Employees across industries feel worn down and used up because what they are being asked to do is unrealistic, says Erin Kelly, a professor at the MIT Sloan School of Management and co-author of the book “Overload: How Good Jobs Went Bad and What We Can Do About It.” The backlog of tasks, the lack of resources—it isn’t sustainable for long.

“There had already been a speedup in many jobs before the pandemic, and then we turned up that volume,” she says.

A yoga class or a meditation session isn’t going to fix the problem. Instead, Dr. Kelly’s research examining an overworked IT division at a Fortune 500 firm before the pandemic found that team interventions are what make a difference. Employees whose managers were trained to check in to see how they were doing personally and professionally, and to give them flexibility to work how they wanted, had significantly lower levels of burnout and psychological distress than a control group. They were also 40% less likely to quit.

Another thing that helped: workshops where folks shared their stress and plotted what the team could let go of, like superfluous meetings clogging their calendars.

“Employees reported that they just felt free,” Dr. Kelly says. “It’s going to be easier to approach as a collective project than to stick your own neck out as an individual.”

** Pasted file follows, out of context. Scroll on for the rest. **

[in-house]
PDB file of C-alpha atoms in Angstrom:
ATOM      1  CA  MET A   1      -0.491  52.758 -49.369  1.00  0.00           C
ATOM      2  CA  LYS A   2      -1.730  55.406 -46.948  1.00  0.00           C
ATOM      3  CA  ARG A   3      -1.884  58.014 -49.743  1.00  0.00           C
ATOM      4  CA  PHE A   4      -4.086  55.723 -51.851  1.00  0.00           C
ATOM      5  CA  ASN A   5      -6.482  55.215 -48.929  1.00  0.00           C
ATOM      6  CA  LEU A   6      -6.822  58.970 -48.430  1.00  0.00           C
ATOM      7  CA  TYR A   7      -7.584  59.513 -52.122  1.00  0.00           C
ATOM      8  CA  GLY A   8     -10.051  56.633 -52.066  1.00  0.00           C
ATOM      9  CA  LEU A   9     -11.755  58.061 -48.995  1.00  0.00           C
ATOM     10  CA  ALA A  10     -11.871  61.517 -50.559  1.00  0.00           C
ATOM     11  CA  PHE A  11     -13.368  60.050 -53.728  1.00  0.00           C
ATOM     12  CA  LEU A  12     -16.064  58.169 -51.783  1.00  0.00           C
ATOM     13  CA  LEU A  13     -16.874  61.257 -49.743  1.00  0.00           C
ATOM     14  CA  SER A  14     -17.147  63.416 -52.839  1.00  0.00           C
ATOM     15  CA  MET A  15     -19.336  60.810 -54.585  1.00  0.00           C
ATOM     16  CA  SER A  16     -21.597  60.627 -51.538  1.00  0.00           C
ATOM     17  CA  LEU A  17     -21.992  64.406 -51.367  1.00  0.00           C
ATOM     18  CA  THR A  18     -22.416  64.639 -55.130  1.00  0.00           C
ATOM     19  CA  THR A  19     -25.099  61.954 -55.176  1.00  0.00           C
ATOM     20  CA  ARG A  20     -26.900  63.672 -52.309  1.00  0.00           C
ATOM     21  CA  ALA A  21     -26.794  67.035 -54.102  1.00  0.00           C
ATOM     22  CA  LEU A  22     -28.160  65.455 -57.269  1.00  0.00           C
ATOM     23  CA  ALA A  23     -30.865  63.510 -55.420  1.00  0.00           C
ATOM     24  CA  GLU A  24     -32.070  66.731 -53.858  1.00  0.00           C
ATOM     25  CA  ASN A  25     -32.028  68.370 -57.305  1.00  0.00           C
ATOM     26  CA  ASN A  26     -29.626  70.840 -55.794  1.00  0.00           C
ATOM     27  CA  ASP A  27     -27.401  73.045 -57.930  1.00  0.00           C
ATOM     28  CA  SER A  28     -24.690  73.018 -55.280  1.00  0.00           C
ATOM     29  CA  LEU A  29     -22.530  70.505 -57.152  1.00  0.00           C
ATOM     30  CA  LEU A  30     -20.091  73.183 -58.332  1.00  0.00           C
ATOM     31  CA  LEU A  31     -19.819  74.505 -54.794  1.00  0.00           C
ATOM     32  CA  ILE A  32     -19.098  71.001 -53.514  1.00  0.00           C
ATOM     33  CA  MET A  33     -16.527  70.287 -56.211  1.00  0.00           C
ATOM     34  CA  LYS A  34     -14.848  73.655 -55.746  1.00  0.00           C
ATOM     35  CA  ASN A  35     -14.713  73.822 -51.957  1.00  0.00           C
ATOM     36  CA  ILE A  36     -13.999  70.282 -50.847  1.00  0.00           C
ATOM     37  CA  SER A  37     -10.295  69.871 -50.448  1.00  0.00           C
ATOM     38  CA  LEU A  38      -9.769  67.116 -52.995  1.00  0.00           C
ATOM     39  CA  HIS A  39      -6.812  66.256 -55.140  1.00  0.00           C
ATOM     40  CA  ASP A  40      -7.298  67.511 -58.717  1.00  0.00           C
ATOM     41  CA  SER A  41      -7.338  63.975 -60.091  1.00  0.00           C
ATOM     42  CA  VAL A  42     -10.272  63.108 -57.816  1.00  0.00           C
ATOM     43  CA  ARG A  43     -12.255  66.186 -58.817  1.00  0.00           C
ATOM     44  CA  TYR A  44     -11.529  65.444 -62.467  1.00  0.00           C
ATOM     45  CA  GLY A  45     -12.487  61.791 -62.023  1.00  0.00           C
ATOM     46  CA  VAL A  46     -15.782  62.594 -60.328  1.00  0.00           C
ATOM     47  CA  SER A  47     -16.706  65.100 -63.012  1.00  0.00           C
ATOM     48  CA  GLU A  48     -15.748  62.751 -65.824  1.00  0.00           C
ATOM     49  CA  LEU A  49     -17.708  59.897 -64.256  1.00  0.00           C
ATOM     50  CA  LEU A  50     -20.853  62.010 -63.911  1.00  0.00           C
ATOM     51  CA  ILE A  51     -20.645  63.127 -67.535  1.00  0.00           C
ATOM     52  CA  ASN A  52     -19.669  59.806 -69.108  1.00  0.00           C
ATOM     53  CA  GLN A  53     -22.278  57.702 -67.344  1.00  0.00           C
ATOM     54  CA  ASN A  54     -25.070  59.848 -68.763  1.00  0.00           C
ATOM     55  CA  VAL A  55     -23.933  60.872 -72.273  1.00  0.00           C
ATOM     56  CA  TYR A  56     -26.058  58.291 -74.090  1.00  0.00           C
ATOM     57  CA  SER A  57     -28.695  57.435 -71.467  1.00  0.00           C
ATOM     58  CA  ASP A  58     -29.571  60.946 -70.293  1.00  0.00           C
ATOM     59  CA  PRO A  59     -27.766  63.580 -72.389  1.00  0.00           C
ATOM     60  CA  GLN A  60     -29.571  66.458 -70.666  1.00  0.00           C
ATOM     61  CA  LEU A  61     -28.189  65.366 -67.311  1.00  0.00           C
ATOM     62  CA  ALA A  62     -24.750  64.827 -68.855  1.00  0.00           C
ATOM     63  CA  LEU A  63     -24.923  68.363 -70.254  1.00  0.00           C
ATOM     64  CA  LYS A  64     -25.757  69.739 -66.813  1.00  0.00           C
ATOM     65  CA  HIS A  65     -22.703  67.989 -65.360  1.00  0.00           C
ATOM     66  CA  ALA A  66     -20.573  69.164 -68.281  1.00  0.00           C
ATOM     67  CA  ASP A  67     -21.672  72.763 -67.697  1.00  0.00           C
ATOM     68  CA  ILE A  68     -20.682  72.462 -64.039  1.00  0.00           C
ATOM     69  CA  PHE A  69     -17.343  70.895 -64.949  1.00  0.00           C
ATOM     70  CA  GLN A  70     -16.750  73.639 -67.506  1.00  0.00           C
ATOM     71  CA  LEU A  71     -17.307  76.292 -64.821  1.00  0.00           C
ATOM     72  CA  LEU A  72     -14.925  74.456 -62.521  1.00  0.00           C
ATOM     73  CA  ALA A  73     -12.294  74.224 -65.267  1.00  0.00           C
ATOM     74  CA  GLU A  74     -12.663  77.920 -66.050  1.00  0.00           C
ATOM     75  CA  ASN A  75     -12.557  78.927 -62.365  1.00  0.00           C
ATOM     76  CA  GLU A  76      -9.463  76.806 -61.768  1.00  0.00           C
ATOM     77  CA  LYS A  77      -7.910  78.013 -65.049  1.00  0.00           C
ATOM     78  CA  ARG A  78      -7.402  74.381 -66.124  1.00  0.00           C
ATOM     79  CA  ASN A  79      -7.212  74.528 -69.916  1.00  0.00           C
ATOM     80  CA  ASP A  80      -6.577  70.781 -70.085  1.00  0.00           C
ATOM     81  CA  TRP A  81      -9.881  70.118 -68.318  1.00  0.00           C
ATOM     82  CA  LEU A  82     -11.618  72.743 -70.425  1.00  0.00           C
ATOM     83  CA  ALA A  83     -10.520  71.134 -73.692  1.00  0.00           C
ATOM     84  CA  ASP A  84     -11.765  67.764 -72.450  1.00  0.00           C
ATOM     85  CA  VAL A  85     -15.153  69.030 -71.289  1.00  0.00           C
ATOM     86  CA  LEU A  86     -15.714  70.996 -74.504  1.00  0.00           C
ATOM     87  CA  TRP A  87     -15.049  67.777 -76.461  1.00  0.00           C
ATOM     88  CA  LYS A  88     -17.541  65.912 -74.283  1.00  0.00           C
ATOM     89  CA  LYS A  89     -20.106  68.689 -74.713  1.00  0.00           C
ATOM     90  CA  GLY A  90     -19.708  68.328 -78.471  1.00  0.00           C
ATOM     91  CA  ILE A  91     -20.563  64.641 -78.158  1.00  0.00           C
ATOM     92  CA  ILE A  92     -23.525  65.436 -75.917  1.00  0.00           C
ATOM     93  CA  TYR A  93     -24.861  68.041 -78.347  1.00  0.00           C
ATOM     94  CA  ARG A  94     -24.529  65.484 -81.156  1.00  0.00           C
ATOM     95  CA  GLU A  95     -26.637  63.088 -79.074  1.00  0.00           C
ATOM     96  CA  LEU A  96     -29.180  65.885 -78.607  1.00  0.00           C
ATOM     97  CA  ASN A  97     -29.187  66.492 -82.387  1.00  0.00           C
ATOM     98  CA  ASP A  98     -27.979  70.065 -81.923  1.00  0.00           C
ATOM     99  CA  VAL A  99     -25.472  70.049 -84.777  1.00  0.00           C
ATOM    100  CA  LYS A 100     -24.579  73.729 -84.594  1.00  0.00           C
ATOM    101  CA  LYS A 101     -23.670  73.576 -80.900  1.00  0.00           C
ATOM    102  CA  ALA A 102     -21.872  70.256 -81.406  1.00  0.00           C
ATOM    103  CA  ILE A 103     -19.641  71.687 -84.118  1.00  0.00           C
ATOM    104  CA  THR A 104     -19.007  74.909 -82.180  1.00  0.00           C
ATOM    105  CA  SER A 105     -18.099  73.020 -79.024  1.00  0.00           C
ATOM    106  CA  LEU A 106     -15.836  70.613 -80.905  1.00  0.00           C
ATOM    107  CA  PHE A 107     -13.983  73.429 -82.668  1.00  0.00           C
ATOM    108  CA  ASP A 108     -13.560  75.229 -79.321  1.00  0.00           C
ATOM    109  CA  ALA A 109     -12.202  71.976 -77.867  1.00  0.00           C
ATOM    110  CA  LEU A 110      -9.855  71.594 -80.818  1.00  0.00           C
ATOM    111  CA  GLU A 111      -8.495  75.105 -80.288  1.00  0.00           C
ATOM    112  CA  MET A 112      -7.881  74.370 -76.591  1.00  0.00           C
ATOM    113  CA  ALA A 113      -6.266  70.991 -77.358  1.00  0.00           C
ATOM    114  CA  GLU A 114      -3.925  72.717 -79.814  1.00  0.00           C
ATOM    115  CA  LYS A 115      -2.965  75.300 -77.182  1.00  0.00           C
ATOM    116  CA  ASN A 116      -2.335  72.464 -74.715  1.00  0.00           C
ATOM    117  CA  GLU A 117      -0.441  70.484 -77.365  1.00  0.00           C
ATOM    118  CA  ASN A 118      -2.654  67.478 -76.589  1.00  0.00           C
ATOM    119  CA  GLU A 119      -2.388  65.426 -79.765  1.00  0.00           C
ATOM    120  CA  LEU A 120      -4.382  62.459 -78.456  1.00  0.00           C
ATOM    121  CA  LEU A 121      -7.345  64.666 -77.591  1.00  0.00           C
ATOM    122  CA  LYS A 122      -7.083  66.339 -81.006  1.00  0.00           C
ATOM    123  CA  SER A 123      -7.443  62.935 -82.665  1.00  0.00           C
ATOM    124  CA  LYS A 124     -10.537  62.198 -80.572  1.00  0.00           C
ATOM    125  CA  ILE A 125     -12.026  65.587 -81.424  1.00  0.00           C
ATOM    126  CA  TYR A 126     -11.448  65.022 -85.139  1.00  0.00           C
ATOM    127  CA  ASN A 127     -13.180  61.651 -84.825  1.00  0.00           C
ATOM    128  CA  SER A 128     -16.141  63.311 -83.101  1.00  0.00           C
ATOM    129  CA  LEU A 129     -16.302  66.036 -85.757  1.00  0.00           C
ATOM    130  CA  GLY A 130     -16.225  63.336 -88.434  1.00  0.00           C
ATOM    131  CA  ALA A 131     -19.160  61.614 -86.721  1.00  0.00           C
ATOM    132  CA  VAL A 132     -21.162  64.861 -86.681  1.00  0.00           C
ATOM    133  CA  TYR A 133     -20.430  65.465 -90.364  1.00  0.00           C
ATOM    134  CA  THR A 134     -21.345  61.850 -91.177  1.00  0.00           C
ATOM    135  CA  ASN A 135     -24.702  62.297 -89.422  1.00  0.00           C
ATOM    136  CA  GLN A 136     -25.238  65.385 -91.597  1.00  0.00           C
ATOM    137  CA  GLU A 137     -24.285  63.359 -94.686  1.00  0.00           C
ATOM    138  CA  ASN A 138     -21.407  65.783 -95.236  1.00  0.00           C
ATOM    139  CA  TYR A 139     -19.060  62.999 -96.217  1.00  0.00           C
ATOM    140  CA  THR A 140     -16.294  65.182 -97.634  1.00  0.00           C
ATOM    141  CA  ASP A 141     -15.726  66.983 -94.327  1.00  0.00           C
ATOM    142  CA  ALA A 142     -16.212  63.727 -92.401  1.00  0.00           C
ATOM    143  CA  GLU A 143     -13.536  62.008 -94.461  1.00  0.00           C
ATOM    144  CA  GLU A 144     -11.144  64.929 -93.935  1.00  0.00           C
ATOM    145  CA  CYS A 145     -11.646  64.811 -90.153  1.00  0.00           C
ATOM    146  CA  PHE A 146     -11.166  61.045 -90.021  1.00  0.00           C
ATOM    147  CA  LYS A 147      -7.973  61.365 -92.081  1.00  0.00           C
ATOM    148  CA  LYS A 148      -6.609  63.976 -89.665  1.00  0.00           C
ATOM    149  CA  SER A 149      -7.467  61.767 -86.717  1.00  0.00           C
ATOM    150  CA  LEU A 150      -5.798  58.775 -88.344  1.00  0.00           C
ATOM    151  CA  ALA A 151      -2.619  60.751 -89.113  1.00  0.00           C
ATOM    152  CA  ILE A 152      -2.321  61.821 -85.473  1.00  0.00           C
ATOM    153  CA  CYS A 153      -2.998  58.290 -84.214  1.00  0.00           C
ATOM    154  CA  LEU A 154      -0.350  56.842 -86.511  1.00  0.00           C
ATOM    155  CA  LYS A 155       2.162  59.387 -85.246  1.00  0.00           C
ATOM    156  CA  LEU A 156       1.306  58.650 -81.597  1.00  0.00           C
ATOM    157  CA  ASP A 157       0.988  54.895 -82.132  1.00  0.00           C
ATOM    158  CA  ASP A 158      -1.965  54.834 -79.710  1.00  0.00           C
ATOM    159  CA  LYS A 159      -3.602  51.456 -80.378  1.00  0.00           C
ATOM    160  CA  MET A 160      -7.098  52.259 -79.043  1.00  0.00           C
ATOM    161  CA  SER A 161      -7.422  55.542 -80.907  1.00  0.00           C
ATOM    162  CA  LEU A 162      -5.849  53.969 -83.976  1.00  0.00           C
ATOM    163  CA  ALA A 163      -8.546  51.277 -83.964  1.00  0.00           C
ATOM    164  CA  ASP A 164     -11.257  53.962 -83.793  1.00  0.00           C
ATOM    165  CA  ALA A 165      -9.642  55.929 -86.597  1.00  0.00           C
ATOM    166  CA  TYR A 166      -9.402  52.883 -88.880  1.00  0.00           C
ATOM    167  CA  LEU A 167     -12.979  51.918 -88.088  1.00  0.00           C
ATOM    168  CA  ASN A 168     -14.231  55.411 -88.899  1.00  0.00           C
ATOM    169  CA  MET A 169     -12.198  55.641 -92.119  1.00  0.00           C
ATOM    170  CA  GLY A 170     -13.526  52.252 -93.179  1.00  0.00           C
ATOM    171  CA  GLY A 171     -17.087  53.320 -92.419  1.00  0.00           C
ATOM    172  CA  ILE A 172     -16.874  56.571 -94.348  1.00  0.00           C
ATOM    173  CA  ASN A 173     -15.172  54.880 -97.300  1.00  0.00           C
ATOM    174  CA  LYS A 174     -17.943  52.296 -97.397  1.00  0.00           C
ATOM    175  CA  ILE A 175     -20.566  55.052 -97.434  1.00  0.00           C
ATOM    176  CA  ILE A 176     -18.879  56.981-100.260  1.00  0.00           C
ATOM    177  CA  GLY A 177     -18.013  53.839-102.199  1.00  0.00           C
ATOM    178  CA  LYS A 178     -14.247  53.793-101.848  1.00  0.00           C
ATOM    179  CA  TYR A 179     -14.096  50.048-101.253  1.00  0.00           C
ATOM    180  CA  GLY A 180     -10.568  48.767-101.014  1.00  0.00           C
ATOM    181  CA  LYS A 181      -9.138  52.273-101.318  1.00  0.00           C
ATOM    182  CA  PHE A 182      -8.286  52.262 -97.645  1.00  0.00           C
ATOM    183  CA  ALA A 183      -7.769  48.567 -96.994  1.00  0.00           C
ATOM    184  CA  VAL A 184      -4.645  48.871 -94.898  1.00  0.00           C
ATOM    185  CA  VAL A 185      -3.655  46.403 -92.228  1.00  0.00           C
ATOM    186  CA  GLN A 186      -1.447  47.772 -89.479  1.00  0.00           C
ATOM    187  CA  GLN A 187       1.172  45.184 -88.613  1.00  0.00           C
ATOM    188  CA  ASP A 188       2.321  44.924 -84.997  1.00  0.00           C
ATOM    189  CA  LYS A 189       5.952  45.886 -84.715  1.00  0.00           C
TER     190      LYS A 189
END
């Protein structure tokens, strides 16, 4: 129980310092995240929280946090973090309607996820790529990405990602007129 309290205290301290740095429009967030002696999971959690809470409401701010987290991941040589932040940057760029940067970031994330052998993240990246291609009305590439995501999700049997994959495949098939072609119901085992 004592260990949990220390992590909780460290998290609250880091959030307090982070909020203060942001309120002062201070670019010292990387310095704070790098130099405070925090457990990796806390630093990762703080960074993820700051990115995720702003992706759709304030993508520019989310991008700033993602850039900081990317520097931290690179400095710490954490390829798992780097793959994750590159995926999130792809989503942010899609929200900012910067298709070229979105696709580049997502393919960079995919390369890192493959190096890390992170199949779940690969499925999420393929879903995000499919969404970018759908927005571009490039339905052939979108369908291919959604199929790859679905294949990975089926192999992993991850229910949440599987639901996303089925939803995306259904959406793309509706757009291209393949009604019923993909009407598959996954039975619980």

Anne Ngo started struggling last fall as the second wave of the pandemic hit Toronto, where she lives. Isolated in her apartment, working 12-hour days, she began having anxiety attacks, difficulty sleeping and back and shoulder pain. Demand at her job as a recruiter at Ada, which provides clients with AI chat bots, had come roaring back, and she was tasked with trying to fill 40 to 50 roles a quarter instead of the usual 20.

“I was just one person,” the 33-year-old said. She began to feel like a cog, never really having an impact as colleagues ordered up an ever-increasing number of new hires. Yet the job became her life.

“I just couldn’t shut off,” she says.

She waited until she had hit her goals for the quarter before approaching Chelsea MacDonald, the company’s senior vice president of operations.

“I needed to have leverage of, ‘I did well, but I did well compromising my own well-being, and I don’t think this is ok,’ ” Ms. Ngo says. “I’m pretty sure I just blurted out everything I’d been holding for months.”

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Ms. MacDonald says she’s happy Ms. Ngo spoke up. Ms. Ngo started therapy and acupuncture, while Ms. MacDonald talked to other teams to help reduce the demands on her.

“The honest answer is the workload just has to change,” Ms. MacDonald says. Instead of workers suffering, “the business needs to feel a little bit of pain.”

By January, Ms. Ngo had won a promotion and was able to hire for her own team, to spread the load. She sometimes wishes she had said something earlier about her burnout.

Talking about it, she says, “was a relief.”

Write to Rachel Feintzeig at rachel.feintzeig@wsj.com